Excerpted from John Robb:
“The Tea Party movement in the US is an open source political protest. It emerged due to a substantial loss of government legitimacy (primarily from the mishandling of the global financial crisis) and continues to percolate as legitimacy continues to drain away from the government (health care, banking reform, unemployment, foreclosures, bankruptcy, deficit, etc.). Here’s what open source means in this context:
* Lots of small local groups (and individuals), with a plethora of different motivations for action.
* No barriers to entry. Anybody can label themselves or their actions as part of the Tea Party.
* Lots of networked activity and cross movement communication.
As a movement, it is very similar to open source warfare and therefore shares many of the same dynamics. Here are a few of them:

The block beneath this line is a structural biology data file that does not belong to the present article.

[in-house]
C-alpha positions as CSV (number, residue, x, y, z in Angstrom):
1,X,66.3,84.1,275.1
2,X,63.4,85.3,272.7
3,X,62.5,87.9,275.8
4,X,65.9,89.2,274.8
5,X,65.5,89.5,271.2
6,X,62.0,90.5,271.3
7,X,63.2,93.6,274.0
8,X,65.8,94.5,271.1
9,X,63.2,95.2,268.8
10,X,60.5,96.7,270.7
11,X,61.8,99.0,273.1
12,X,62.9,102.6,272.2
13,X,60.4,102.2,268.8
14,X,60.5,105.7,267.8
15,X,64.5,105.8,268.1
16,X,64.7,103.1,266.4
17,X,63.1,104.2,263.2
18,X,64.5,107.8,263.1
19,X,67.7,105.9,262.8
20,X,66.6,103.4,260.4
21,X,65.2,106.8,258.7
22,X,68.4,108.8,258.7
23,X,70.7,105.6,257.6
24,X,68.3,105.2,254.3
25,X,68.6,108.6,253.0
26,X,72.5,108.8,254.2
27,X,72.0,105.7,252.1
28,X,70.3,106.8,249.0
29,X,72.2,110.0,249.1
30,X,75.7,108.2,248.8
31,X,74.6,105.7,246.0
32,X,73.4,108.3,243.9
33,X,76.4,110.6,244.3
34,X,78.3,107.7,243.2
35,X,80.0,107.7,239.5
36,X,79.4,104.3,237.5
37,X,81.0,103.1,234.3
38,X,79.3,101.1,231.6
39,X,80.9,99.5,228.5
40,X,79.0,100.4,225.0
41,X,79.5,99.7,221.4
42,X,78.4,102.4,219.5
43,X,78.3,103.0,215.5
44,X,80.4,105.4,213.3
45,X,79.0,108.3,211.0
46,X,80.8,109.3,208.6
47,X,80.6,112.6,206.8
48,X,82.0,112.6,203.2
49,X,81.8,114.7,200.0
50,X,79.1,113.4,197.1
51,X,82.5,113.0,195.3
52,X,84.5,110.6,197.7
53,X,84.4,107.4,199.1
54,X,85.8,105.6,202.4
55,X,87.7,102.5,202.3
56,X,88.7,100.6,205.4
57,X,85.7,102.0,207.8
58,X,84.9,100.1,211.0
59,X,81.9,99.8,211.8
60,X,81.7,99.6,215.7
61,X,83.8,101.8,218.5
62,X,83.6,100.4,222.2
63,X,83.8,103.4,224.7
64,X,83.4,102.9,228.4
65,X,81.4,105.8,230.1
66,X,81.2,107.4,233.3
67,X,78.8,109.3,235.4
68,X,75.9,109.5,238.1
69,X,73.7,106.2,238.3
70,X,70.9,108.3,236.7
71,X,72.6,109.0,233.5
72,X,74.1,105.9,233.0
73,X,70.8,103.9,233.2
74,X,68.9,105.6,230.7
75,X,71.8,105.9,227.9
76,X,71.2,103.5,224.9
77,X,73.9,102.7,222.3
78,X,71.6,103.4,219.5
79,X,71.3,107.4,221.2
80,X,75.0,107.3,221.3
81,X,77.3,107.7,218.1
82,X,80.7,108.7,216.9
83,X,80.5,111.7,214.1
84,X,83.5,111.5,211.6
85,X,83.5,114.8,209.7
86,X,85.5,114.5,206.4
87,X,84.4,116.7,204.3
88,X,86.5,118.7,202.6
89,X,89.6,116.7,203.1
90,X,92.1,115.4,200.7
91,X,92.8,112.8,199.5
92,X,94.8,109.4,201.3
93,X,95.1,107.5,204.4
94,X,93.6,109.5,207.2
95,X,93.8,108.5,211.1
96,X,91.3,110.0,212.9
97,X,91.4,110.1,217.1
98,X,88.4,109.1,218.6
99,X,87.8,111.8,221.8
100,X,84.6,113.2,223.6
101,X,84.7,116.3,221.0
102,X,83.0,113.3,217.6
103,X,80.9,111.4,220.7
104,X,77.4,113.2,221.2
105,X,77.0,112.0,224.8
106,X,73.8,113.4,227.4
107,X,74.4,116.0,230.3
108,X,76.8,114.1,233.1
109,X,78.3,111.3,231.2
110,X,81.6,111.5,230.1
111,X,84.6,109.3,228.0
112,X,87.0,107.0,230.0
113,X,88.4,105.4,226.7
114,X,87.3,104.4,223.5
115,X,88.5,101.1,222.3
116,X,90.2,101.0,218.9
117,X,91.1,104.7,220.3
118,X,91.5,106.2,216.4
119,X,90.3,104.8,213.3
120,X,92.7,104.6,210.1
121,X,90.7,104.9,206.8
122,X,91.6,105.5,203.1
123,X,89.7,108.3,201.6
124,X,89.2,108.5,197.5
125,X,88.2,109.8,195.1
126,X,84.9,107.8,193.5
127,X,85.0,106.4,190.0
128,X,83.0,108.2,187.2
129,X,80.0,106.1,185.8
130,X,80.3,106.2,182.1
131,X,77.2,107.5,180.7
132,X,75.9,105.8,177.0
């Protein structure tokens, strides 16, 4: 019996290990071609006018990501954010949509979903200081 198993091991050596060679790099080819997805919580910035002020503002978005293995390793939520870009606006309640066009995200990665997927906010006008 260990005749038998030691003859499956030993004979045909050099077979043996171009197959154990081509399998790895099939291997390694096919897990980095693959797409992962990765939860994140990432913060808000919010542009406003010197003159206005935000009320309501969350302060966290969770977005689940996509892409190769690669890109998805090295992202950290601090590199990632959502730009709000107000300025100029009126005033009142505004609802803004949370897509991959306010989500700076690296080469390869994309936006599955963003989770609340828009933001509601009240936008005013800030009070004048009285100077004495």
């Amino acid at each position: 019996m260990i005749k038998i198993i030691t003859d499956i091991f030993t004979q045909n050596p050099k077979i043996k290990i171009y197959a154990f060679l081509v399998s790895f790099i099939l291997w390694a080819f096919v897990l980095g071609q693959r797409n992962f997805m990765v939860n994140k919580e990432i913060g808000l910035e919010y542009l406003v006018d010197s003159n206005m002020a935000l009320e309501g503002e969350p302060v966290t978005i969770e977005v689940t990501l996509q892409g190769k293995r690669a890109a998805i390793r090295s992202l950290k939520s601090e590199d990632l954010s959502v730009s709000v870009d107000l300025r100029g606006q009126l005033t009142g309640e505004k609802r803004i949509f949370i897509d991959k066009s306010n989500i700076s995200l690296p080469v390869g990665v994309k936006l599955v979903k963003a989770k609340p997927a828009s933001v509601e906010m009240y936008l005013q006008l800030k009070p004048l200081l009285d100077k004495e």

* Its main value is systems disruption. It can slow political processes. It can say no (the name, “Tea Party” is derived from an act of disruptive, albeit non-violent, domestic terrorism directed at the government).
* There are lots of people trying to control it (grab the baton to lead the parade) and form it into a cohesive whole. All of these efforts will fail. Every attempt at control will be attacked and defeated by a majority of Tea Party groups/members.
* Swarms. Groups will rapidly converge on attractive protest targets (typically signaled by media coverage via stigmergy).
Traditionally, a failure by the government would result in a gain by the opposition party. However, the peculiar dynamics of the two party system in the US works against this. The two parties have converged into a single dominant party with roughly similar agendas. Further, these parties have rigged the system to prevent third party formation. As a result, there isn’t a structured process to absorb this movement into the political system. ”